‘Days Of Our Lives’ Casting Director Marnie Saitta on the Hardest Parts to Cast and Her Advice to Actors

Casting Director Marnie Saitta has worked in casting daytime soaps since working as a casting assistant on The Young and the Restless in 1996. She has worked as the casting director of Days of Our Lives since 2007. She won her second Daytime Emmy Award for Outstanding Casting for a Drama Series in 2019. Shortly after her win (which she shared with Bob Lambert, associate casting director), she spoke with Soap Hub about her work in casting soaps.

When asked what is the most challenging aspect of casting the series, Saitta explains that it’s actually the smaller roles that prove to be the most difficult. She explains, “Casting the actors who are ‘under-fives’ – actors with five lines or less. The actors sometimes want to make so much of those parts, but they just need to deliver the information.”

Of course, one trademark of daytime soaps is that they are shot very quickly. That requires Saitta to find actors who can work efficiently. She says, “My auditioning process has changed because production has changed. If it’s one take on set, it has to be one take in my office. There are actors I see in prime time in film and they’re used to having multiple takes.”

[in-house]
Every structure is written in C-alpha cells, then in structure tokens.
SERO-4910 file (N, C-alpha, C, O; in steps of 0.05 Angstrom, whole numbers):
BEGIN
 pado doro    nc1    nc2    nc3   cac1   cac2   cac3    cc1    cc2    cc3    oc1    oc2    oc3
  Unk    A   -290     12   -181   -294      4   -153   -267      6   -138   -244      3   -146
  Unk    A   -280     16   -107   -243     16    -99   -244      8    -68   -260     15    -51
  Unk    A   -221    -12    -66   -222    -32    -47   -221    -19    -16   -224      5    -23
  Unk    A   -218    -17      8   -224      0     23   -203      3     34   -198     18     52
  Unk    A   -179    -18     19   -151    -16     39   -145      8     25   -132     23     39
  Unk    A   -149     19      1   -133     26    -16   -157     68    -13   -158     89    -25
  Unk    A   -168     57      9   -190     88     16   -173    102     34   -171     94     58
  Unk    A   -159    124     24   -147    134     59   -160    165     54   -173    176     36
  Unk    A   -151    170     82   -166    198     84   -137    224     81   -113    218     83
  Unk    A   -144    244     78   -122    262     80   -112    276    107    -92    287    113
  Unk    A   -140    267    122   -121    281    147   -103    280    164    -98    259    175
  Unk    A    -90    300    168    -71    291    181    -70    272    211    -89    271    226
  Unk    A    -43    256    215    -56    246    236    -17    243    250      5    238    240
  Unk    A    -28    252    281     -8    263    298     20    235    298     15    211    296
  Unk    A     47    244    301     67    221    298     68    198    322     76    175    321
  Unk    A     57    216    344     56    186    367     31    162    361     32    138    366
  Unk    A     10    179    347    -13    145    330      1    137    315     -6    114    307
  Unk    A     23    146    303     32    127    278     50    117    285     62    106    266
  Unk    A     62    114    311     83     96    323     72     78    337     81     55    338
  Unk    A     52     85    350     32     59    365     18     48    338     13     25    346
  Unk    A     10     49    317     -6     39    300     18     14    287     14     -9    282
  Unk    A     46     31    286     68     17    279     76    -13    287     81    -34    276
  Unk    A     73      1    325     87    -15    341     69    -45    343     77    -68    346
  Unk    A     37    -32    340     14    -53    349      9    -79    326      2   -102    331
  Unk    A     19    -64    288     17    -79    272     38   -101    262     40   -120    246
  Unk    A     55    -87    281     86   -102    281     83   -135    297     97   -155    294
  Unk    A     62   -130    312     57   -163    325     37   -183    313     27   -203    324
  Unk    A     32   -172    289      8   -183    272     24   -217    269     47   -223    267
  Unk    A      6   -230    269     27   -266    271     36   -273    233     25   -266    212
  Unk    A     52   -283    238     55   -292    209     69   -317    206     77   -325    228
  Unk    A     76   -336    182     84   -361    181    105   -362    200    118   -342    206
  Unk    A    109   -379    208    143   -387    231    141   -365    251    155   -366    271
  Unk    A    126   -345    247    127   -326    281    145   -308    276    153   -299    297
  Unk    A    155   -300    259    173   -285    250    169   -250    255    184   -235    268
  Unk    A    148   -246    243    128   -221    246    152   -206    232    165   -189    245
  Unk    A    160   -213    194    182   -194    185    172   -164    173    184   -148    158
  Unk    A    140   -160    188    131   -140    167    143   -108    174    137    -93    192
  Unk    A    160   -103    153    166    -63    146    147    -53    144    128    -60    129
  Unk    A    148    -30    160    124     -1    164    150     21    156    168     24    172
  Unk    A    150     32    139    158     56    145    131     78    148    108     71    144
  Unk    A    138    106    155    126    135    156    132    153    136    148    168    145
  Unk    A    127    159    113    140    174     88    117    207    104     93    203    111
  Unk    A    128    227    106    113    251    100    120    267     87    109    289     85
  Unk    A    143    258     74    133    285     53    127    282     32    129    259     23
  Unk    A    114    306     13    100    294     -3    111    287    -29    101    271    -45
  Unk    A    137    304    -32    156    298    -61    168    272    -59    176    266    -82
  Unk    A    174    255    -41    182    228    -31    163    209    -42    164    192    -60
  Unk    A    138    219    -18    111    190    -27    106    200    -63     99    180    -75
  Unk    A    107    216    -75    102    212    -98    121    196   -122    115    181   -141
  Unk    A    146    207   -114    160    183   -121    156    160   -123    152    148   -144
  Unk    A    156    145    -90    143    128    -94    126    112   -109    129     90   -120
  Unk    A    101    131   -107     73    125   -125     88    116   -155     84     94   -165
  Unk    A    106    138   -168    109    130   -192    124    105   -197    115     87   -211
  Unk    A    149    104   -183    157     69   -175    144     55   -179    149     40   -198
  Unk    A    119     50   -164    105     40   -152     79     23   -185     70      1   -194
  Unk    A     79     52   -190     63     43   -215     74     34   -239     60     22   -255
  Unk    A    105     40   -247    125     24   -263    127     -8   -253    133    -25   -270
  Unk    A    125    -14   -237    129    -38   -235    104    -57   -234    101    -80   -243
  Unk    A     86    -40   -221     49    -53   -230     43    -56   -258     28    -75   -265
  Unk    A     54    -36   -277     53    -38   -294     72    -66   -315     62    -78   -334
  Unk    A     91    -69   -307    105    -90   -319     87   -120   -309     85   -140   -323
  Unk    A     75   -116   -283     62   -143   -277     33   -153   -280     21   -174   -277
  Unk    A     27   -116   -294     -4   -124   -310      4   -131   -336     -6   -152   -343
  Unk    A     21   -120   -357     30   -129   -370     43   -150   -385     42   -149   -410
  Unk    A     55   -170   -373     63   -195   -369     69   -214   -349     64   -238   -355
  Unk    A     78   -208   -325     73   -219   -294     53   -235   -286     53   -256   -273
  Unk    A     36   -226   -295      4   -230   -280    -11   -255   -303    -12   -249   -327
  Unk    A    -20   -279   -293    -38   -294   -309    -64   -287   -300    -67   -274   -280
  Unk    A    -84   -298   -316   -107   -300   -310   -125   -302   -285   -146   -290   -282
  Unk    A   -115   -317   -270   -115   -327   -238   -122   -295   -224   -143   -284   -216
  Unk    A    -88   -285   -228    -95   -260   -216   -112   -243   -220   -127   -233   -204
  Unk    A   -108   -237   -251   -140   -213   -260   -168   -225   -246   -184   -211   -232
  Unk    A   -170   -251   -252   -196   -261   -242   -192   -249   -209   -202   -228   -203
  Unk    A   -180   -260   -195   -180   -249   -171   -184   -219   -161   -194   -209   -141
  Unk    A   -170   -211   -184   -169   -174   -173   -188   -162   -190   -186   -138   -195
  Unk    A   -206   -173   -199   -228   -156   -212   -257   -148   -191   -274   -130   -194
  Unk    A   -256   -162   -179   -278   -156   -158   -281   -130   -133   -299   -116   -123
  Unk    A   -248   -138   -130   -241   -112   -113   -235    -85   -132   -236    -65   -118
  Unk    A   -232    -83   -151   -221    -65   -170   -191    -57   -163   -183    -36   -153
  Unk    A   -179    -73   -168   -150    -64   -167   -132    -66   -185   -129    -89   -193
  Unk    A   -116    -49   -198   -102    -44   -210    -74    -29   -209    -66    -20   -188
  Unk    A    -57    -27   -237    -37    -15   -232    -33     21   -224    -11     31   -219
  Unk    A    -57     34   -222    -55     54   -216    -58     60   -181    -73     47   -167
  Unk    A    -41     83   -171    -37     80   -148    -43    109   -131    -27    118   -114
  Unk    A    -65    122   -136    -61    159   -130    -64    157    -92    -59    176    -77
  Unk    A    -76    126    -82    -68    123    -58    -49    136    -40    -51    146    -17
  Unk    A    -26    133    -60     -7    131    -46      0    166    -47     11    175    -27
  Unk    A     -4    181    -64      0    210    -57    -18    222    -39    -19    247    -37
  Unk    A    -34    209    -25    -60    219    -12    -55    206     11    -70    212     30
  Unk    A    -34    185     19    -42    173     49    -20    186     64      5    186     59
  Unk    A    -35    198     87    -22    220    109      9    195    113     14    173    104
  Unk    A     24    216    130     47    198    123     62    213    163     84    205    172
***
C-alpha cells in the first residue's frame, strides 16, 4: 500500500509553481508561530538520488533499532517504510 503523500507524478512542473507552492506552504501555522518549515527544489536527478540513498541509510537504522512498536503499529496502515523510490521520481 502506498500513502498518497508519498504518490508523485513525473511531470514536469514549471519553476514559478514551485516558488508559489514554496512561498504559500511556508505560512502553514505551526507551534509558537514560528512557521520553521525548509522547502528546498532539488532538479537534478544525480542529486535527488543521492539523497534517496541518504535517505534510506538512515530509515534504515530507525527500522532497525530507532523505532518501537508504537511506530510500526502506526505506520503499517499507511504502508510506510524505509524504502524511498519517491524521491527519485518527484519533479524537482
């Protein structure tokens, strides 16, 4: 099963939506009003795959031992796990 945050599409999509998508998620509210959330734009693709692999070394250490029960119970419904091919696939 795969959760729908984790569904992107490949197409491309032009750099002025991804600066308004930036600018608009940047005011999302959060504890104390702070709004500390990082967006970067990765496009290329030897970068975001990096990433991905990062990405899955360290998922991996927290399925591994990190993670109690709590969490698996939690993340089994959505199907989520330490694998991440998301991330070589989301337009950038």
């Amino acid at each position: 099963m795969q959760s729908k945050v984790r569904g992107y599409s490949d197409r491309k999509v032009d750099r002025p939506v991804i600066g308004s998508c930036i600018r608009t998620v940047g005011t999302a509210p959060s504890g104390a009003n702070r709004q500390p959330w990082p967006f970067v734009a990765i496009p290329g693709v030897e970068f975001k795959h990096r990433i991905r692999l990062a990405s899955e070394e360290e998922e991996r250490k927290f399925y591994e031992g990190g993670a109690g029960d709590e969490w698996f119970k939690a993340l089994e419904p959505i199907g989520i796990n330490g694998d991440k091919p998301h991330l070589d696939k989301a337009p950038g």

As for advice that she gives to actors, Saitta suggests that they project how they will feel about their work decades from now. She says, “I tell actors to think about themselves when they’re 80 years old and rocking in a rocking chair and they only have themselves to be accountable to and that they should be able to put a smile on themselves and look back and feel joy. Don’t get outside yourself.”

About Author

In college, overachiever Christopher McKittrick double-majored in Film and English because he loves to read, write, and watch movies. Since then Chris – who was born and raised on Long Island, New York and currently lives in Queens – has become a published author of fiction and non-fiction, a contributor to entertainment websites, and has spoken about literature, film, and comic books at various conferences across the country when he’s not getting into trouble in New York City (apparently it’s illegal to sleep on street corners...) For more information about Chris, visit his website here!

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